Donald O'Connor had to stay in bed in the hospital for several days after filming the "Make 'Em Laugh" sequence, due to his smoking up to four packs of cigarettes a day!


I could go on and on about this movie, but fans of classic musicals know all about this film. What was so great about this 2017 movie theater viewing was how the film really held up. It was great to see young people in the audience - my seven year old son one of them - laughing and tapping along to the movie. A few observations I made watching the film was how great Donald O'Connor was in the film. He was really amazing, and he was such an underrated performer I feel. In some of the scenes you can see how scared Debbie Reynolds was, but she was a great match to Gene Kelly and Donald O'Connor. One of my favorite dancers, Cyd Charisse, was in the movie for one dance number with Kelly, and it was great to see her larger than life as well - except in the movie theater I could see a big black and blue mark on her upper leg!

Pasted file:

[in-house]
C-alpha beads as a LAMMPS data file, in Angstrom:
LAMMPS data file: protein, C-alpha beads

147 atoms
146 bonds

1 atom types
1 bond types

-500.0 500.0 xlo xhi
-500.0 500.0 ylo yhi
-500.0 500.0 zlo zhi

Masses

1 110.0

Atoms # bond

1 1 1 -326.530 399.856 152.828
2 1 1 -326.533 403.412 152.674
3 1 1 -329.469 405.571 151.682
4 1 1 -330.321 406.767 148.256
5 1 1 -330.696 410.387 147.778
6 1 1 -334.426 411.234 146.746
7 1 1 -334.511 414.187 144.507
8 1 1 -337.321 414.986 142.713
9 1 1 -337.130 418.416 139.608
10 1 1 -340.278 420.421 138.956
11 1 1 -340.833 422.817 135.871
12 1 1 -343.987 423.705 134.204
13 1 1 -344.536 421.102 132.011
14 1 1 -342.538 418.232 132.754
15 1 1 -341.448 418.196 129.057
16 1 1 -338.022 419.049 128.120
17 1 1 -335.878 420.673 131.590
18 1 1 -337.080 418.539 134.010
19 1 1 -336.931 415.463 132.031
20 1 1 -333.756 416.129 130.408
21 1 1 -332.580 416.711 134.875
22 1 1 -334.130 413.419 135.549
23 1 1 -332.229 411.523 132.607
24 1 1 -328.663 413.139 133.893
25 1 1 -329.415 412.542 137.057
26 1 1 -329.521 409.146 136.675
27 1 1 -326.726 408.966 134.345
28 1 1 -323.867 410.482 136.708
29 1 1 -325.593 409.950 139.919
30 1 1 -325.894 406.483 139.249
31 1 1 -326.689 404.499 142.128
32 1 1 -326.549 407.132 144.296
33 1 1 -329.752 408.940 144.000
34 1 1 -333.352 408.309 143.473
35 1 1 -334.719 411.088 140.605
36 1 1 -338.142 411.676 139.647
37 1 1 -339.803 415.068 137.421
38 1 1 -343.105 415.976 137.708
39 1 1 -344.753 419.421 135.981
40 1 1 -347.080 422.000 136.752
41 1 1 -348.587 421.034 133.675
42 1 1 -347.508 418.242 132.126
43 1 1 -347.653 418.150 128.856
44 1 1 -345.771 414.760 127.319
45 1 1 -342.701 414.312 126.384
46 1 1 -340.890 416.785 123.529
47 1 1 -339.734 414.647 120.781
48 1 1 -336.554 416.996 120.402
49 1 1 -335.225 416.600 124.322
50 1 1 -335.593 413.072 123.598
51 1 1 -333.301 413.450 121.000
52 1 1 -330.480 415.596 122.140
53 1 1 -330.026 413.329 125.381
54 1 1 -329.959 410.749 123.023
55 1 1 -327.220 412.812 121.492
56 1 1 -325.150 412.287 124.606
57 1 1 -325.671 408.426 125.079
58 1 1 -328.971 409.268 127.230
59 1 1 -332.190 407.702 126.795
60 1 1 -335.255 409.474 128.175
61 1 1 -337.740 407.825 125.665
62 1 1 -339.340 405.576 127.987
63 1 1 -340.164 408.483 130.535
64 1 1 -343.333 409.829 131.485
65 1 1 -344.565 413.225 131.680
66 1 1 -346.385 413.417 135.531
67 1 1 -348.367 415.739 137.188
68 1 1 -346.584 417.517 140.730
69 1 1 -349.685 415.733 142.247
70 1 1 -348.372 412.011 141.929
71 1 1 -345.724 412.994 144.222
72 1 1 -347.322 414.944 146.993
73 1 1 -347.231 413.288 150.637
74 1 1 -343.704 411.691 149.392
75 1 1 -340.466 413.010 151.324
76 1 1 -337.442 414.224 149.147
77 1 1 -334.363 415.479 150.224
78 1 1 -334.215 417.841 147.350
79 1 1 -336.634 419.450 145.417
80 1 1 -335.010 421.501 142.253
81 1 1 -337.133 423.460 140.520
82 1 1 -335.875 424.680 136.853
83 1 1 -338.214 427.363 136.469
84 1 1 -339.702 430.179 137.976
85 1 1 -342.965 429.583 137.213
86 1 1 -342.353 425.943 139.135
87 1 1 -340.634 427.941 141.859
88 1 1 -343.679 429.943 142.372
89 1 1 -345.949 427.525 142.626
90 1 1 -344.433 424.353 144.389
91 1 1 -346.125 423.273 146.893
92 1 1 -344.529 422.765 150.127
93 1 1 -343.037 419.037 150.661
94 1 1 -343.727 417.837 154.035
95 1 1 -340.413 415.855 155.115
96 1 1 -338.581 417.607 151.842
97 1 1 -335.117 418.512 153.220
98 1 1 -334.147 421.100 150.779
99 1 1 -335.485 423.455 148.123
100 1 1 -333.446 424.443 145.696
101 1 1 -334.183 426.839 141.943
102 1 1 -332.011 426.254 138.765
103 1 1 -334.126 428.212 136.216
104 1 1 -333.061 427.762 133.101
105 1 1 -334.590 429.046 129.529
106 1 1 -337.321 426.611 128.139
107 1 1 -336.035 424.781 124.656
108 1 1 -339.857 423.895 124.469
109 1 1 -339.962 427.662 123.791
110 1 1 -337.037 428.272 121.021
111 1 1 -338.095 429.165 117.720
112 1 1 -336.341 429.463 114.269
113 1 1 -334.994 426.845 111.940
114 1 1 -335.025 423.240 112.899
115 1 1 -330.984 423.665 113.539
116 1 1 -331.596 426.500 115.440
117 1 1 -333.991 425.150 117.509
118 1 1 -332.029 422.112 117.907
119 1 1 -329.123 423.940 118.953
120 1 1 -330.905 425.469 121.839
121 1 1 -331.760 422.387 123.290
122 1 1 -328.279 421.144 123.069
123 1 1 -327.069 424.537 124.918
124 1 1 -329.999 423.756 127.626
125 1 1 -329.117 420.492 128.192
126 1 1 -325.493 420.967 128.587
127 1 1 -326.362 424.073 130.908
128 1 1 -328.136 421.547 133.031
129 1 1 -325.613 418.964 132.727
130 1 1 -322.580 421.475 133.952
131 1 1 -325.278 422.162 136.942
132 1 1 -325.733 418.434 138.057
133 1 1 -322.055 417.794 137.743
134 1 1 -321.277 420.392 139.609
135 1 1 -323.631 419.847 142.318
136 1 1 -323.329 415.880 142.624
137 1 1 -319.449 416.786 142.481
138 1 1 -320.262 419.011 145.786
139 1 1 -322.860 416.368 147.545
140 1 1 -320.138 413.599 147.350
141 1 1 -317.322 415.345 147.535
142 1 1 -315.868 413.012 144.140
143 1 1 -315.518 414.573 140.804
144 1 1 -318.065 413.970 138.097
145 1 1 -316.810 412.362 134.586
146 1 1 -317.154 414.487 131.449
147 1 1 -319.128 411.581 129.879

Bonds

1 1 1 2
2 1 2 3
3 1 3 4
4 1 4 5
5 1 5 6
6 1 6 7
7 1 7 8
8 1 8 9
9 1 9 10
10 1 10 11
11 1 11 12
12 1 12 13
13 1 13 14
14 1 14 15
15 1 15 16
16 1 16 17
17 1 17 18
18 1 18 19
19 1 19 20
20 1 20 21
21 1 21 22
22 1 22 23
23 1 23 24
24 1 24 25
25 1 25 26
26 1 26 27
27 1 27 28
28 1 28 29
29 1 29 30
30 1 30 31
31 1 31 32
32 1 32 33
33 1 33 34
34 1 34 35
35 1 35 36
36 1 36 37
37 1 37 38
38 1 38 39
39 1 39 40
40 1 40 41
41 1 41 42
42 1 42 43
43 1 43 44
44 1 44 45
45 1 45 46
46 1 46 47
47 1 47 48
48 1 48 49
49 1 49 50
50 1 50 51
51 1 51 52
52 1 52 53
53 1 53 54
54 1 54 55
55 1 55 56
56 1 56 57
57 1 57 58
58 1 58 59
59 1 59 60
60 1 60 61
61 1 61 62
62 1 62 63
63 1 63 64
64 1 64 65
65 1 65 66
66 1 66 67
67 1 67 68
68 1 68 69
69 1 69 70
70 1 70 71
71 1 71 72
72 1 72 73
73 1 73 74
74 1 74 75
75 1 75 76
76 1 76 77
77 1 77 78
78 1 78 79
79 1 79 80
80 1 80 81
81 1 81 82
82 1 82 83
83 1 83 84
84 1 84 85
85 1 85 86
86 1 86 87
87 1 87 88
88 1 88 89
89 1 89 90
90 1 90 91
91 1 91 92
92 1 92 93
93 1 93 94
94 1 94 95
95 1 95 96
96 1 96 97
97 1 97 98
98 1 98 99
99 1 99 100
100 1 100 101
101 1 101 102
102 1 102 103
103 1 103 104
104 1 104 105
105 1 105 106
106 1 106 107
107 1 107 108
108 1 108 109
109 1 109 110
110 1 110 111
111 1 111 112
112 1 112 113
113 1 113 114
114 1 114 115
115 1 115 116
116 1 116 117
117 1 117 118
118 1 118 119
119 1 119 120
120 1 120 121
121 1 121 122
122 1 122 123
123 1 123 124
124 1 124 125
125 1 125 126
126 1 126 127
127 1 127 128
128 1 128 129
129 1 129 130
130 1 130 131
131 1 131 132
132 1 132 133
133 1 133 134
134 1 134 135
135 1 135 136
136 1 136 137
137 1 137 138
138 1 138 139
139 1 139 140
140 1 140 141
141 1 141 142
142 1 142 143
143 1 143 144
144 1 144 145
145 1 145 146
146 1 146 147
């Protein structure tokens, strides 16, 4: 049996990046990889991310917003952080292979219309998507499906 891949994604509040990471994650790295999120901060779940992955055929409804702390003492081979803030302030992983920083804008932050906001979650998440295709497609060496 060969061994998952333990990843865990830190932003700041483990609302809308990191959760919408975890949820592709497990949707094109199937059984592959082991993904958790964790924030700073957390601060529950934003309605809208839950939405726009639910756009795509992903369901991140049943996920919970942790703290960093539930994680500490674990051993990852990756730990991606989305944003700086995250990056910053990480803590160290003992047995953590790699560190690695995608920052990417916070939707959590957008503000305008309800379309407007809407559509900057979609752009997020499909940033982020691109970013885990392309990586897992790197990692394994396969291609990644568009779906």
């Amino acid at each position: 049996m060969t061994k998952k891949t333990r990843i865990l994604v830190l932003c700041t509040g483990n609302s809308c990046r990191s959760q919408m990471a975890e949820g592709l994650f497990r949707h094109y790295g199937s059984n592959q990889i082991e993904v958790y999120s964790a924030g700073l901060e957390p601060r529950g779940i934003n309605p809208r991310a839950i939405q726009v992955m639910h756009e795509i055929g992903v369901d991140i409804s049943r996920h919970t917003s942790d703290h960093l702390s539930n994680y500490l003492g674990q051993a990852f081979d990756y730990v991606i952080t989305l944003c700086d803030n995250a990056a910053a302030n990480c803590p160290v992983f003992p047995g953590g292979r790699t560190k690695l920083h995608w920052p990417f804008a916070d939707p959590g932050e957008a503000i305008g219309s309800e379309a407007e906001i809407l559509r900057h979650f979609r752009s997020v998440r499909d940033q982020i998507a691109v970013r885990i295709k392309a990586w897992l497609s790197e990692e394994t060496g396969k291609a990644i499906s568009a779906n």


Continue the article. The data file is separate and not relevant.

Seeing Singin' In The Rain in a 2017 movie theater - what a glorious feeling...

MY RATING: 10 OUT OF 10


Monday, February 6, 2017

BORN ON THIS DAY: BABE RUTH

Usually when a profile a birthday on the blog, it is someone directly related to Hollywood. However, since my son is not addicted to baseball, I wanted to profile who I think is the greatest baseball player of all time - Babe Ruth. He would have been a young 111 today! George Herman Ruth Jr. was born on February 6,1895 at 216 Emory Street in Pigtown, a working-class section of Baltimore, Maryland, named for its meat-packing plants. Its population included recent immigrants from Ireland, Germany and Italy, and African Americans. Ruth's parents, George Herman Ruth, Sr. (1871–1918), and Katherine Schamberger, were both of German American ancestry. According to the 1880 census, his parents were born in Maryland. The paternal grandparents of Ruth, Sr. were from Prussia and Hanover, respectively. Ruth, Sr. had a series of jobs, including lightning rod salesman and streetcar operator, before becoming a counterman in a family-owned combination grocery and saloon on Frederick Street. George Ruth Jr. was born in the house of his maternal grandfather, Pius Schamberger, a German immigrant and trade unionist. Only one of young George's seven siblings, his younger sister Mamie, survived infancy.